New Zealand High Commission Canberra, Australia
Murray McCully: New Zealand, Australia and China’s Rise
On 6 April Foreign Minister Murray McCully addressed a public symposium to speak about “New Zealand, Australia and China’s Rise.” His speech is below.
Thank you for the opportunity to make some introductory remarks at the commencement of what I regard as a very important symposium.
May I start by commending the organisers and sponsors for bringing together a very constructive programme and some speakers of the highest calibre.
The rise of China and the growth of its influence on regional and global affairs has been one of truly remarkable phenomena of the past decade.
For New Zealand, the implications have been profound.
A surging Chinese economy has become the dominant influence in a region that has become the powerhouse for world economic growth.
China has become our second largest trading partner – both our second largest source of imports and second largest export destination – in both cases behind our closest neighbour Australia, and is poised to become the world’s largest economy within a decade.
Indirectly, China’s influence on our economic success is even greater when you take account of the importance of its dominant role as a trading partner for our large and growing markets in Australia and ASEAN.
The global economic, trade and security implications of these developments are substantial.
And the implications for trade, security, diplomacy and development within the Asia Pacific region are even greater.
It is critical that New Zealand’s role within the region in each of these respects should be managed with considerable care and strategic reflection.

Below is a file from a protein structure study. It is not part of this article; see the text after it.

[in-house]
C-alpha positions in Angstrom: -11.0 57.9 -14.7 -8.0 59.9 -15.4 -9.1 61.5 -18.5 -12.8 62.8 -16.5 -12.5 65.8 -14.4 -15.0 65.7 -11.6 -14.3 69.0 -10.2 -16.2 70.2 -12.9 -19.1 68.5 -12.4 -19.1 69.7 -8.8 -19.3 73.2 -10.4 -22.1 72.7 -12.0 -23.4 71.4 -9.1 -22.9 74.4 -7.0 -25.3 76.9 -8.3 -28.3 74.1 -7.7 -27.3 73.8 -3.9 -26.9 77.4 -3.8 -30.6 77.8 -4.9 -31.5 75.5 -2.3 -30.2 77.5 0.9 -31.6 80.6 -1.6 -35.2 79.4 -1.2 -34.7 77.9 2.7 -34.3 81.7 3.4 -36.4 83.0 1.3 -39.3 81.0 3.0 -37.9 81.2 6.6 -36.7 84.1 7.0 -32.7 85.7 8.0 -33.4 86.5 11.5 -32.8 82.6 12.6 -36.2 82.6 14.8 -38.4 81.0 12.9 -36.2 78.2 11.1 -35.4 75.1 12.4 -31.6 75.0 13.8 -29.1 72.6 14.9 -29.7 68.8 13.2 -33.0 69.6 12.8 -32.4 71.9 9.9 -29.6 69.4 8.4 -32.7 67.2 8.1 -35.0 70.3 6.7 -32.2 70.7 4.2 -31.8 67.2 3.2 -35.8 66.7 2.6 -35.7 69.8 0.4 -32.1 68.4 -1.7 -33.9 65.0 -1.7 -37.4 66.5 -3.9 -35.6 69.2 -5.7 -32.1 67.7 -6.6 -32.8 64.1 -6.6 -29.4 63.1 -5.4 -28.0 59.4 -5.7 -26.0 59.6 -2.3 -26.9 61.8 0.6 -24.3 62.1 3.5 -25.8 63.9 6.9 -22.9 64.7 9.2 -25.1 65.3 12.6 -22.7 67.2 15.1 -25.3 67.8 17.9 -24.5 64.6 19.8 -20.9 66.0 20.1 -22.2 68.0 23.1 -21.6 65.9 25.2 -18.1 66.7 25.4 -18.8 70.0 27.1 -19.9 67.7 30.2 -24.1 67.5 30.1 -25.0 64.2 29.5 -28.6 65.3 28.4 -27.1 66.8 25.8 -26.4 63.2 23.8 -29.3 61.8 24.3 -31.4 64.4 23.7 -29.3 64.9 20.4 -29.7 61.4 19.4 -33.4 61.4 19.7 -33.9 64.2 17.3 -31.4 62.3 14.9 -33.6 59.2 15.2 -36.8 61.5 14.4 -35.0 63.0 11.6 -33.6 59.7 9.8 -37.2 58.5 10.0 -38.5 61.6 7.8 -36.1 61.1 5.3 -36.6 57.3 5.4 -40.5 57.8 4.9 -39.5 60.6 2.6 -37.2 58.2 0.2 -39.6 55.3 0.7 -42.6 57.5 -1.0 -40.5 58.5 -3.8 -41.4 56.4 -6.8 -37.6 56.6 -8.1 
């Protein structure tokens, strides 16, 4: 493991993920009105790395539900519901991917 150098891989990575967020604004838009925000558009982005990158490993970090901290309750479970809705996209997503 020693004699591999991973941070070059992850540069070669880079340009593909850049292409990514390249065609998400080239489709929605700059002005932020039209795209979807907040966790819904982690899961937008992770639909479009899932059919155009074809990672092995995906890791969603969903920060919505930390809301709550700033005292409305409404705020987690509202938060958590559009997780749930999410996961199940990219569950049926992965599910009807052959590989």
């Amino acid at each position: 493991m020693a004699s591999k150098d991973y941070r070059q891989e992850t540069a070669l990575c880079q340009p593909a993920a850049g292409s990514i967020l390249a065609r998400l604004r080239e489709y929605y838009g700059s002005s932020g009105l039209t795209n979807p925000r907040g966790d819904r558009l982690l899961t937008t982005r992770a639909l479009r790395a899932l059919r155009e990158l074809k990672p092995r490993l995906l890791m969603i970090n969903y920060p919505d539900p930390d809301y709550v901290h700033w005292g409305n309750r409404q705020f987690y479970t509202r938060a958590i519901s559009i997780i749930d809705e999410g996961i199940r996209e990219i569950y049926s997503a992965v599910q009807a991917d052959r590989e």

All of which makes a symposium of this sort such a valuable contribution to a critically important process.
In particular I welcome the fact that this task is being undertaken in conjunction with our good friends and neighbours from Australia.
Next year it will be 40 years since both New Zealand and Australia recognized China.
Despite all of the changes that have taken place we have continued to work in close cooperation and consultation in the intervening years.
We have approached our expanding links with Asia, and have defined our position within the developing regional architecture in the same spirit.
Crucially, we have worked hand in glove within our own South Pacific neighbourhood, where our interests and objectives are so closely intertwined.
Trans-Tasman cooperation is underpinned by a number of formal structures, like the Australia/New Zealand Leadership Forum that will meet tomorrow, and by personal contact between leaders and ministers of both a formal and informal character.
Regardless of the vagaries of political processes on both sides of the Tasman, that cooperation has endured.
As I have said, the growth in New Zealand’s trade with China has been phenomenal, with exports to China growing by 33% in the calendar year just completed.
That is reflected in growth in transport links and communications.
Air service capacity has increased massively and will expand even further after this weekend, with the inaugural flight of China Southern’s new direct flight between Auckland and Guangzhou.
China is now our fourth largest tourism market and our largest source of foreign students.
Simply put, China is now a very very important economic partner for New Zealand.
However, our interest is not simply economic; we are developing more texture to our relationship with China.
I take this opportunity to remind you that as well as having the big discussions – on trade, human rights, regional affairs and foreign policy – we also work together on smaller things.
One that is particularly significant to me is rugby.
China is investing resources in developing rugby with a view to the 2016 Olympics in Rio de Janeiro, where Rugby Sevens will make its debut.
To lead up to this, China has introduced Rugby Sevens as a sport in its National Games from 2013 - prompting the establishment of teams throughout the provinces.